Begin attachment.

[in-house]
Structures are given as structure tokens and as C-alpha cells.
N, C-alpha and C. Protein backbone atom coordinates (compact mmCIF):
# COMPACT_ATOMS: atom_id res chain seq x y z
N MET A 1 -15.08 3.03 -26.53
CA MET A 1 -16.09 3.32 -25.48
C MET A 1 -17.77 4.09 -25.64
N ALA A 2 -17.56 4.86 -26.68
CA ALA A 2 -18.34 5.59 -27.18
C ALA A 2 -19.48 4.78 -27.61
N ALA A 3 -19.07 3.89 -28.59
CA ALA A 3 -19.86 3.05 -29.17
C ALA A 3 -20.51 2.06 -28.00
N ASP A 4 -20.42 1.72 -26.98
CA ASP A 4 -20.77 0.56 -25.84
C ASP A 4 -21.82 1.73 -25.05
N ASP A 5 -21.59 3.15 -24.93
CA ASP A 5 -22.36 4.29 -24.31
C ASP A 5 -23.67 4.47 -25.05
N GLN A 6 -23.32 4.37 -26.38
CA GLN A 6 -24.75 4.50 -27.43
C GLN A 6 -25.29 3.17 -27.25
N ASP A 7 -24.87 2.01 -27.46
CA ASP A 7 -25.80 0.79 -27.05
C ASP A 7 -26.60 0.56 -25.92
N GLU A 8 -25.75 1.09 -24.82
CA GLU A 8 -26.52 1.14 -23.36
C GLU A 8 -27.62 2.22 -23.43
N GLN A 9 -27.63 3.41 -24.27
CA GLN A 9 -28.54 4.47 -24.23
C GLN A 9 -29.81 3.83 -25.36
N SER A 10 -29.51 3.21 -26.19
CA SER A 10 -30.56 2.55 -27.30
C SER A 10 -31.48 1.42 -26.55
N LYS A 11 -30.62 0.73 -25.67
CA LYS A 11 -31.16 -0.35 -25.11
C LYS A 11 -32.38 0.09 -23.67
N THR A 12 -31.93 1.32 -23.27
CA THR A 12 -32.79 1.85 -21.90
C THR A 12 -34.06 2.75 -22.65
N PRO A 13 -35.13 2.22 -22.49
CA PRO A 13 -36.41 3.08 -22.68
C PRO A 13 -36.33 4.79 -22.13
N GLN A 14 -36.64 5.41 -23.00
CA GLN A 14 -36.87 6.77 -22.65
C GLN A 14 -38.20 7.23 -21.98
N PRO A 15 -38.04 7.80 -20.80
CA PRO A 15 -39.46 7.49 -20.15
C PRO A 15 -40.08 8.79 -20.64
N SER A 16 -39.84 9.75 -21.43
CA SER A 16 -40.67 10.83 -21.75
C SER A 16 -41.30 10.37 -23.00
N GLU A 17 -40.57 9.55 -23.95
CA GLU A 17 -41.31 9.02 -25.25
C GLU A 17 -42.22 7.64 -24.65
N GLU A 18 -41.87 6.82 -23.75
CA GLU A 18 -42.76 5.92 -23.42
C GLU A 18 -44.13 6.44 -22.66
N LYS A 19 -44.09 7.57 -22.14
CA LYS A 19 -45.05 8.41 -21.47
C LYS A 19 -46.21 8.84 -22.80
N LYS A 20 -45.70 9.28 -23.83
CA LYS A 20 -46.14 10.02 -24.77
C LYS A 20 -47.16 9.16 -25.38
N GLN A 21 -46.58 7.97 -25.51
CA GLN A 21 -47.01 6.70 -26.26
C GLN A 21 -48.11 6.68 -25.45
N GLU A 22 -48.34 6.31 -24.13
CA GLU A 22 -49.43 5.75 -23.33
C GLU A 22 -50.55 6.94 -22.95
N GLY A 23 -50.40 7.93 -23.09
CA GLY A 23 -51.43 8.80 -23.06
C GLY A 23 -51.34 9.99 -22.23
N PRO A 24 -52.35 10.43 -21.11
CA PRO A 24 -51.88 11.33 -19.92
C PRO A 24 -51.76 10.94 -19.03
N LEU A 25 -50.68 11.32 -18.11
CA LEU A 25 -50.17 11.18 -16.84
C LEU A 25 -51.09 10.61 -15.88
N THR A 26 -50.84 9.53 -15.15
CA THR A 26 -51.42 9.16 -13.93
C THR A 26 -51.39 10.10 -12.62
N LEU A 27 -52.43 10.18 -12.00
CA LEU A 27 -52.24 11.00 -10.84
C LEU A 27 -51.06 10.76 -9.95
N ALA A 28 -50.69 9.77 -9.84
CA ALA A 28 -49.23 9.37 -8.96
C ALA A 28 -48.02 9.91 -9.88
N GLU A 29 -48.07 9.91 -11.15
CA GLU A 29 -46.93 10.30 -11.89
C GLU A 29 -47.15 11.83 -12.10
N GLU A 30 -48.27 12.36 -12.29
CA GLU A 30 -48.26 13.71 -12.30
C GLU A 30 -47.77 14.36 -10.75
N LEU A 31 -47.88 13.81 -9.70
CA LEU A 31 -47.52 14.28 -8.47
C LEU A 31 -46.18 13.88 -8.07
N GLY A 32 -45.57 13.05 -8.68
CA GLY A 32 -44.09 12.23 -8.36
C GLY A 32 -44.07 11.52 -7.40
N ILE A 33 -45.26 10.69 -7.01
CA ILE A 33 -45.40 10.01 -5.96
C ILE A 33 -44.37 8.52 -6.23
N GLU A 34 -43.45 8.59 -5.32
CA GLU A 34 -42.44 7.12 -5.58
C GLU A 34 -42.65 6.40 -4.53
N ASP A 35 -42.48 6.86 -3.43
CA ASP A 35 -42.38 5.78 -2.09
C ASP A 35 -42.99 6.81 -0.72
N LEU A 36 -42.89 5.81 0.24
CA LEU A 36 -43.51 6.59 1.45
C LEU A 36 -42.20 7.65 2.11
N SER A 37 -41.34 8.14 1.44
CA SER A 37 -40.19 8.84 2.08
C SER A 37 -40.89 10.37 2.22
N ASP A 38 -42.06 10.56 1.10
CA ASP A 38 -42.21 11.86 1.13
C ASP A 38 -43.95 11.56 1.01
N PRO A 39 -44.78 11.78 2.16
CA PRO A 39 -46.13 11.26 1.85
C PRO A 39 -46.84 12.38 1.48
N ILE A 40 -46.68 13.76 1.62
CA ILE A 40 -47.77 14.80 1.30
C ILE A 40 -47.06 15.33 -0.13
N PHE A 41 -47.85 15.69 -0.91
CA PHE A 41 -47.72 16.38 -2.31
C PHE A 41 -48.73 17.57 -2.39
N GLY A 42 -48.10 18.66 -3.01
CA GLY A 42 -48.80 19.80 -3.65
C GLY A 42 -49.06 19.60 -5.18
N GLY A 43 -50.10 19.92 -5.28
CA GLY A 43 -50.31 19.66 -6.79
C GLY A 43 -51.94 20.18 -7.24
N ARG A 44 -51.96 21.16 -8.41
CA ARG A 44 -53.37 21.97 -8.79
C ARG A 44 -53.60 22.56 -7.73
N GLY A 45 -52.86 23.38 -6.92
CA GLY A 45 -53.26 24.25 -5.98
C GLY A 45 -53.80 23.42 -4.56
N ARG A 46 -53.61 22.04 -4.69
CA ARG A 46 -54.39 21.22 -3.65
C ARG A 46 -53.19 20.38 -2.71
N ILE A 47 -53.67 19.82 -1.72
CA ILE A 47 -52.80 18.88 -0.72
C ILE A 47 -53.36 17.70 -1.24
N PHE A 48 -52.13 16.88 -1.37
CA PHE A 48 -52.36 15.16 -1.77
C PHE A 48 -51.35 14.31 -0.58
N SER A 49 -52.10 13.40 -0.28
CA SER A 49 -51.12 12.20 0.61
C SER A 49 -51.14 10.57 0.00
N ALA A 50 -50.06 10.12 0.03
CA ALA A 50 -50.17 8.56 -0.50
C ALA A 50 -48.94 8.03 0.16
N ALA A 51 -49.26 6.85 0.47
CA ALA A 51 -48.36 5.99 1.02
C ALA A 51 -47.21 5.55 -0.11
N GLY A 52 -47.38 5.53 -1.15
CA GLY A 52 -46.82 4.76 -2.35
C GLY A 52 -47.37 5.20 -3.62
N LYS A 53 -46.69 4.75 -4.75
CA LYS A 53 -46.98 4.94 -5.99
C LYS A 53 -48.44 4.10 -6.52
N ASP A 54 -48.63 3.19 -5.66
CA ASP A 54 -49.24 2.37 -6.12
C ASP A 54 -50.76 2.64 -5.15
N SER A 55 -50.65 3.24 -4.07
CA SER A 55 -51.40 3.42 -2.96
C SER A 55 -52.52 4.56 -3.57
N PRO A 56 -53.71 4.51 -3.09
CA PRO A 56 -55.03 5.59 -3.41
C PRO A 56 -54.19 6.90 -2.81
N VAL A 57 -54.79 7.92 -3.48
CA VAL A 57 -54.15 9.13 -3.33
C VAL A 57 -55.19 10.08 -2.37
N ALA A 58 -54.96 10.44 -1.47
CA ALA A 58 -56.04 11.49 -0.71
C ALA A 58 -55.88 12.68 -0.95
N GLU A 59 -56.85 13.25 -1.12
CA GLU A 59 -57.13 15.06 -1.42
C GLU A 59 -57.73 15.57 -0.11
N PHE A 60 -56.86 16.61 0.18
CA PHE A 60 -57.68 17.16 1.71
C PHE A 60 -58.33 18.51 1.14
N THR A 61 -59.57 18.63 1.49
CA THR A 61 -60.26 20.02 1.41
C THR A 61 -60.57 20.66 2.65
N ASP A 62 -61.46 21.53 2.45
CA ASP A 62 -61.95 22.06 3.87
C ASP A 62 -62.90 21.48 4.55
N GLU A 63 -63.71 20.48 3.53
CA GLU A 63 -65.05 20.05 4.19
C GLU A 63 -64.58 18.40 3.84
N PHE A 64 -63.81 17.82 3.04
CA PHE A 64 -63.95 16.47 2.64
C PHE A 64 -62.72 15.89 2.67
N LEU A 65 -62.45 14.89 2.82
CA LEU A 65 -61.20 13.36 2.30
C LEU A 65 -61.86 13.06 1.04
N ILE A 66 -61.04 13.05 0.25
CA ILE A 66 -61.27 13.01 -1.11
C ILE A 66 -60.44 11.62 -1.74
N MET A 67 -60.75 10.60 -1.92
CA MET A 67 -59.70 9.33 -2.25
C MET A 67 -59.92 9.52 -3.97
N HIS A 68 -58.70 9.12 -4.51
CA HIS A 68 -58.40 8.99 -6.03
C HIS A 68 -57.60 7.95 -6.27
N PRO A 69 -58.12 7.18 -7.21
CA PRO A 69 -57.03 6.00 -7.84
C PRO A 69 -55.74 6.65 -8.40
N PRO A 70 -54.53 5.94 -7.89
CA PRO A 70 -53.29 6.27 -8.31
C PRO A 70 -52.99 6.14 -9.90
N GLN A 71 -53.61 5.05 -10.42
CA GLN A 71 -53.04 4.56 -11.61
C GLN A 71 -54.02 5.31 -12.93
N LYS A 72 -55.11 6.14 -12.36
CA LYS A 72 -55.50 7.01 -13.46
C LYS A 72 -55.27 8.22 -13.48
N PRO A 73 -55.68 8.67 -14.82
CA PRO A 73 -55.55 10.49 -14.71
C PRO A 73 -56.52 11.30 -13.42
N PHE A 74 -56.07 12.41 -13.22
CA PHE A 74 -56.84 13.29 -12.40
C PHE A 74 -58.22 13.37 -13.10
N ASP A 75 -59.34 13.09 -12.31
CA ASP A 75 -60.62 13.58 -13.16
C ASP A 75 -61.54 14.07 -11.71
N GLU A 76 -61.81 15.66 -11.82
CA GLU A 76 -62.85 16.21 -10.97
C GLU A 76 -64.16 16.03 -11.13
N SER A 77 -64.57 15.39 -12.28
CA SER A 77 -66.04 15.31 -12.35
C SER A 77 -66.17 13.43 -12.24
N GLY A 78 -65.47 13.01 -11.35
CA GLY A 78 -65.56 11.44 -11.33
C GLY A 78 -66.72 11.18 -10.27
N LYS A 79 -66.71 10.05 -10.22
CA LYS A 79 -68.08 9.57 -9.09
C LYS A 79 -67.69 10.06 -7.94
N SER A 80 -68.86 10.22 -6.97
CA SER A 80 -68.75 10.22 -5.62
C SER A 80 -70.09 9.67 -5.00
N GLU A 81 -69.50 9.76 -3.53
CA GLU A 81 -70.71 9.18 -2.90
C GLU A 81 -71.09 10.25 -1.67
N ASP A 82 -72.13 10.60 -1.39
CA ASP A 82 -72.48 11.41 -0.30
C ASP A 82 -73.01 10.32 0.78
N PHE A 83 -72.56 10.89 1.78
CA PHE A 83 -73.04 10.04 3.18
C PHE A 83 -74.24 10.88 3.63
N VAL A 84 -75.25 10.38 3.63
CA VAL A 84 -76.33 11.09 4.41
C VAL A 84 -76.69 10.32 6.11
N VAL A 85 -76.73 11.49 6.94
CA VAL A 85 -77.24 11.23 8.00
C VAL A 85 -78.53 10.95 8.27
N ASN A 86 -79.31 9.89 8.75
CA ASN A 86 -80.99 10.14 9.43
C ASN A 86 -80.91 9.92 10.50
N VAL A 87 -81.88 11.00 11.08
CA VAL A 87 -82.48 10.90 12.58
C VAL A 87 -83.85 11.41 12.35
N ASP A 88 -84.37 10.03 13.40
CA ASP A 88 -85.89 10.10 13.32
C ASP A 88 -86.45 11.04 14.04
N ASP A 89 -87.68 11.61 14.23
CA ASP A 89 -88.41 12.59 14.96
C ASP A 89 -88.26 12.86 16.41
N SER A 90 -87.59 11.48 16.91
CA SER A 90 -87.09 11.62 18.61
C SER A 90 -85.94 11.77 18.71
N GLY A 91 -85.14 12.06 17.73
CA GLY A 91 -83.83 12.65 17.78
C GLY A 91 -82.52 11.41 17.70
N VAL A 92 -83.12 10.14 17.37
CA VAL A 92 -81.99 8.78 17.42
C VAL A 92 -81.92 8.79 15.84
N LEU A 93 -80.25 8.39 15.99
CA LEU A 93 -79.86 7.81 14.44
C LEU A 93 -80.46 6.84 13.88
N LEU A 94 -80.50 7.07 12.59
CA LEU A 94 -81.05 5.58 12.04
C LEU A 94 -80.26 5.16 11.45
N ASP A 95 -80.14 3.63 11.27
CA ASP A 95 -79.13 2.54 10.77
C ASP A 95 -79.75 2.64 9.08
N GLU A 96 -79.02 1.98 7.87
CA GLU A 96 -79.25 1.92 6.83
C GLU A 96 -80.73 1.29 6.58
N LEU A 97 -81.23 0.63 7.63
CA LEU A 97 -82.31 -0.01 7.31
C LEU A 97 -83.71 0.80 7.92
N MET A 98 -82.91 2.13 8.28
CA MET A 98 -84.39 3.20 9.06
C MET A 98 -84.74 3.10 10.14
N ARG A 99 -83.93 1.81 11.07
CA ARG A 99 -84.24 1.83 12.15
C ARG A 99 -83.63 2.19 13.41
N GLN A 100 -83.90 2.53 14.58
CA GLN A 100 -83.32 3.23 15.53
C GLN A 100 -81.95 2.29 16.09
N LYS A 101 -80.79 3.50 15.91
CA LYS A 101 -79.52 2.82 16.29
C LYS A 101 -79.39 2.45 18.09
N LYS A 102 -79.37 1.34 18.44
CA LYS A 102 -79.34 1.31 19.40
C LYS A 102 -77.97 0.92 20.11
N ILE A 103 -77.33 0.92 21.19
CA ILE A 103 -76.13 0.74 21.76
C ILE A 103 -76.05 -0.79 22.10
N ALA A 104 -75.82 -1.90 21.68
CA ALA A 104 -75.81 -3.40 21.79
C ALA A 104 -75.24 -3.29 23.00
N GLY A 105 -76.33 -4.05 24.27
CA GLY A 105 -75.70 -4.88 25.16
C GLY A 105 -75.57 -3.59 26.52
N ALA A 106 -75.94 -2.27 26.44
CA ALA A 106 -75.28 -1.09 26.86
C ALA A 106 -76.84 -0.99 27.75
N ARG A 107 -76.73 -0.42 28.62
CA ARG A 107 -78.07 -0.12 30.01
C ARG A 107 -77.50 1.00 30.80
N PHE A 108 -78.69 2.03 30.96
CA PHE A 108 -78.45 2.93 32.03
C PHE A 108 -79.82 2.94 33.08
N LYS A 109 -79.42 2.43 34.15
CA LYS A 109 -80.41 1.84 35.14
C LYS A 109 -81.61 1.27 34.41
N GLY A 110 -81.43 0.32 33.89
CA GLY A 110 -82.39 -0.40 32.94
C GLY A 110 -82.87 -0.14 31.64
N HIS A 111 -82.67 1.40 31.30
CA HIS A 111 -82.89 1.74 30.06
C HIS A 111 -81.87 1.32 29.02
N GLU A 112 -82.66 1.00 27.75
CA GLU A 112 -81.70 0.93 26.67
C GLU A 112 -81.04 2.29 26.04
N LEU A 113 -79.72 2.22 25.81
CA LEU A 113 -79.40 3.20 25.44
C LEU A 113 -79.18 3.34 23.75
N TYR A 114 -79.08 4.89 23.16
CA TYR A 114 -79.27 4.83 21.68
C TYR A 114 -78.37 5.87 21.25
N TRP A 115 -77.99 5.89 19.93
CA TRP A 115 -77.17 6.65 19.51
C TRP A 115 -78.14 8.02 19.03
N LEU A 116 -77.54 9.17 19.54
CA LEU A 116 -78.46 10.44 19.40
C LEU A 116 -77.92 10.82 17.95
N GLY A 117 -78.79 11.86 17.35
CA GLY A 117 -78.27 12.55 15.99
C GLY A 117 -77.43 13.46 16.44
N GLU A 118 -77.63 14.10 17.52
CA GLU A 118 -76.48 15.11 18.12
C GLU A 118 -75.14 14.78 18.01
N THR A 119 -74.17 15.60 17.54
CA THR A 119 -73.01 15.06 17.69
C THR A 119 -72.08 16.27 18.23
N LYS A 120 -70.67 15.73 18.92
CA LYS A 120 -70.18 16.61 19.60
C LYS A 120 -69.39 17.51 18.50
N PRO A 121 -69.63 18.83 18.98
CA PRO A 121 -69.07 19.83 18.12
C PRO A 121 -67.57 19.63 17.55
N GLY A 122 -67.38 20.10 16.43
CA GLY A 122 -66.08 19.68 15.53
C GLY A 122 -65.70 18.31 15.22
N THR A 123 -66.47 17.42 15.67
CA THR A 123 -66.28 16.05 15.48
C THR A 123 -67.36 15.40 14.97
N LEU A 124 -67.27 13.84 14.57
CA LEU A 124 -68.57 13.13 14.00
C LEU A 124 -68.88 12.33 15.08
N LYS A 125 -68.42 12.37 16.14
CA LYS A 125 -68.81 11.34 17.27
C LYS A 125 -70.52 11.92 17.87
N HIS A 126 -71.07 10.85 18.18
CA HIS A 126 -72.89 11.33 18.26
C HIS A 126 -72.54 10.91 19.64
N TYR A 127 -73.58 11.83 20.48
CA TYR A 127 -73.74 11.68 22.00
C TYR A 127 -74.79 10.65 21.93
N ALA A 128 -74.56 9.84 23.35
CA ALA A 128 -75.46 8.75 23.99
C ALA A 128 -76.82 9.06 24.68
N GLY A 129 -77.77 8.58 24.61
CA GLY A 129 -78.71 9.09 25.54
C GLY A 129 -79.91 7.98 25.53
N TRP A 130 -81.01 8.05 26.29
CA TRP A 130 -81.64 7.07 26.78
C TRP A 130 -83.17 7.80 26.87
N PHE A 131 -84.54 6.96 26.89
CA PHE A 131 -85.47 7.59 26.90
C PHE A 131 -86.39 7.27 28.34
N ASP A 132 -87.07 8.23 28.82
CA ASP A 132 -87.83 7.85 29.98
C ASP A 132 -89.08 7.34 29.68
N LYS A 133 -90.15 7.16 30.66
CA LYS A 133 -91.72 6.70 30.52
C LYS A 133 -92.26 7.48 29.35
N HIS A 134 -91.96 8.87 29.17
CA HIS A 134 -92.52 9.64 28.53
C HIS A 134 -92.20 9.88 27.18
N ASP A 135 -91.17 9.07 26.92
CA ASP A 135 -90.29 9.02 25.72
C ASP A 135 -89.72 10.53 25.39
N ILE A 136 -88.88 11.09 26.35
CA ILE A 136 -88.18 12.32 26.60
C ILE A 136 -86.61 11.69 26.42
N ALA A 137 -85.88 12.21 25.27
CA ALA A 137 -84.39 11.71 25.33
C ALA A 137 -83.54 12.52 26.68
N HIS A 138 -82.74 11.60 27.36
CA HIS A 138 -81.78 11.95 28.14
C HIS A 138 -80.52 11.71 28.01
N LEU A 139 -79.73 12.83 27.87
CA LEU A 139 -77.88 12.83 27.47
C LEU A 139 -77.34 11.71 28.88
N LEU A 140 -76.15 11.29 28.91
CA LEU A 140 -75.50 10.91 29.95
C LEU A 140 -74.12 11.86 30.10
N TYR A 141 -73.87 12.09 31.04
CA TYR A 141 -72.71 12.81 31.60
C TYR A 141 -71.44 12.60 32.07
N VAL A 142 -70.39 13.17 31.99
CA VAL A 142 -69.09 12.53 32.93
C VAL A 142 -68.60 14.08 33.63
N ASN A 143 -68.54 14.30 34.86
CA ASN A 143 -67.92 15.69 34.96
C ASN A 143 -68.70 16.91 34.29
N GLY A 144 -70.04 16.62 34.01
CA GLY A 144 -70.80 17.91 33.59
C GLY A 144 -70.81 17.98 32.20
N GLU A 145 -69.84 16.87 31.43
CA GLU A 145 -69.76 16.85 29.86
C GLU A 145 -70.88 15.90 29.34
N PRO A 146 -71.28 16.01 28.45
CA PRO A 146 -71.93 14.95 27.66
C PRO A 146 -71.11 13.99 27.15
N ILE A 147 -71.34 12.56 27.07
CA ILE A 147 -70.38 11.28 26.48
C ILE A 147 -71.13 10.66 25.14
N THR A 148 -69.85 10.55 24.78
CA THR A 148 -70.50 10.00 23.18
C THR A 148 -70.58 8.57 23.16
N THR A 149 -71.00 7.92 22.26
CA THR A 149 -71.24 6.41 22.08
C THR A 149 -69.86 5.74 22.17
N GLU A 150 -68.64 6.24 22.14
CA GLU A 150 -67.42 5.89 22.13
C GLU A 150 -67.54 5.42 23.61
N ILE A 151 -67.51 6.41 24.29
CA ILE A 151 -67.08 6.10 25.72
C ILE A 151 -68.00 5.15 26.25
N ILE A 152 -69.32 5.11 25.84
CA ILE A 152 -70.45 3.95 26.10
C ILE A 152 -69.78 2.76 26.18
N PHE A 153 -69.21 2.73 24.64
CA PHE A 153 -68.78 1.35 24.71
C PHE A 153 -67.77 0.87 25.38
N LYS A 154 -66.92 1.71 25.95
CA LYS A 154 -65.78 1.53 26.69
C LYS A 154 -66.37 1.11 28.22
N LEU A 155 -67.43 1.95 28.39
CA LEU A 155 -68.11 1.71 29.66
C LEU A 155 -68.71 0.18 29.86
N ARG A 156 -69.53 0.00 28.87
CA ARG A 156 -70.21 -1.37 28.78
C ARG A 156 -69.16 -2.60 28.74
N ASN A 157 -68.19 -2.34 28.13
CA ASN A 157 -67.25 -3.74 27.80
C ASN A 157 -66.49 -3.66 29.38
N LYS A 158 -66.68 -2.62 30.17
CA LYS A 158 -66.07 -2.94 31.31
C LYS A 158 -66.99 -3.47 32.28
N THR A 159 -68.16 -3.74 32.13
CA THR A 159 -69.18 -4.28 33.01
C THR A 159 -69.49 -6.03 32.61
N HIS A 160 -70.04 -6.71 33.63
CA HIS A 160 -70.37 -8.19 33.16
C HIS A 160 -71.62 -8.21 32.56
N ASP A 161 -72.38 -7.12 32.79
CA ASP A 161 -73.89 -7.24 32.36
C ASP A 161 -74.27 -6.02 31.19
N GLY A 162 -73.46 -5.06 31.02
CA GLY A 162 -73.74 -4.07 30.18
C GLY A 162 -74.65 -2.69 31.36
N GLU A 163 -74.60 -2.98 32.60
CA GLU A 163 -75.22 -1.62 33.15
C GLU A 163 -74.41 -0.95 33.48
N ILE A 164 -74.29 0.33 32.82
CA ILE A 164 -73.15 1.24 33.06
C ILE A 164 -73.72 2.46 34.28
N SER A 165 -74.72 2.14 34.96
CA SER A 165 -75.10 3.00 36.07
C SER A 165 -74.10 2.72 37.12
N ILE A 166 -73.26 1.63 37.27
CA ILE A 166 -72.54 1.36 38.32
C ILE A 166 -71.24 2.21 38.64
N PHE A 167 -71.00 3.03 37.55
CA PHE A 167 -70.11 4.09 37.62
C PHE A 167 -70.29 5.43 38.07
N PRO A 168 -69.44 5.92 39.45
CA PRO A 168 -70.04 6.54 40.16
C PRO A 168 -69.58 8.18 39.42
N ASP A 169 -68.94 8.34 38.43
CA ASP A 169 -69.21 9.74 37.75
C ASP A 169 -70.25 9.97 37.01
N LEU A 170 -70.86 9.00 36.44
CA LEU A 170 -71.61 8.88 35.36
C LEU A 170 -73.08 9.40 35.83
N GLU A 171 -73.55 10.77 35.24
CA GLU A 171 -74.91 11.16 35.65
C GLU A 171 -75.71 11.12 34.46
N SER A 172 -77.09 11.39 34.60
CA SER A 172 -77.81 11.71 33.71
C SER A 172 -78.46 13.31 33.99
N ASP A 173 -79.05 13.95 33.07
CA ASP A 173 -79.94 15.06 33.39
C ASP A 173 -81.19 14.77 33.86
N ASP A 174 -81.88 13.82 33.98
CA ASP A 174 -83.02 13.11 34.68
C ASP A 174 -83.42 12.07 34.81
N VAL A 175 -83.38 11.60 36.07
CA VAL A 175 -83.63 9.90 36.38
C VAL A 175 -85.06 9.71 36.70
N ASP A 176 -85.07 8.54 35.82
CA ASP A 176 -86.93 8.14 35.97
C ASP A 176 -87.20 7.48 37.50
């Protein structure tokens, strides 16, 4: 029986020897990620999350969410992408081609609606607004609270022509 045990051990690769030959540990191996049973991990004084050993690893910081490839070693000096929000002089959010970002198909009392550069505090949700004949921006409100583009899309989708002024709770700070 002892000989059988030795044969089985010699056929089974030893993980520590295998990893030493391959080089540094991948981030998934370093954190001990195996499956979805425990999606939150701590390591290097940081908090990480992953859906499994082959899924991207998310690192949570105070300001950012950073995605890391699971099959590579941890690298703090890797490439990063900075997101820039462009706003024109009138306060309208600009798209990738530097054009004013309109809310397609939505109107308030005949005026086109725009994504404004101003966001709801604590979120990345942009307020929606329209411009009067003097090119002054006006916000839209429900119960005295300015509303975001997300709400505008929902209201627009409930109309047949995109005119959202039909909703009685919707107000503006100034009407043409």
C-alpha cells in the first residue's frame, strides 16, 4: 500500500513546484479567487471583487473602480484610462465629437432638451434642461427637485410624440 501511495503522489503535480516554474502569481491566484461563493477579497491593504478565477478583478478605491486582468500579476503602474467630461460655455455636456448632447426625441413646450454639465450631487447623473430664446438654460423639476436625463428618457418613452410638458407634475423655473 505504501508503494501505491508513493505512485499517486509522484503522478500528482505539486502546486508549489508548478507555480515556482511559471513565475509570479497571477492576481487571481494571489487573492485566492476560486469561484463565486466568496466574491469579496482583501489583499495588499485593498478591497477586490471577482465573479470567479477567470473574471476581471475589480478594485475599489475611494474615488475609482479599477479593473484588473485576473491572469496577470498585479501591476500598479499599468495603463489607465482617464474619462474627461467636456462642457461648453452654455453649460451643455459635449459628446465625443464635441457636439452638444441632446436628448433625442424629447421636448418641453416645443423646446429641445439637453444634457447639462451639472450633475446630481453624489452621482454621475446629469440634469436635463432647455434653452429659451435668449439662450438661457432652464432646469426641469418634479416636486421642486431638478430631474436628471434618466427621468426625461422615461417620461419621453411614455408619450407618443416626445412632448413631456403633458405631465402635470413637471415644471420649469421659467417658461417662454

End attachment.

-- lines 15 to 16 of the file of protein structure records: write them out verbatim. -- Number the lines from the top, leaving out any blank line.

CA ASP A 4 -20.77 0.56 -25.84
C ASP A 4 -21.82 1.73 -25.05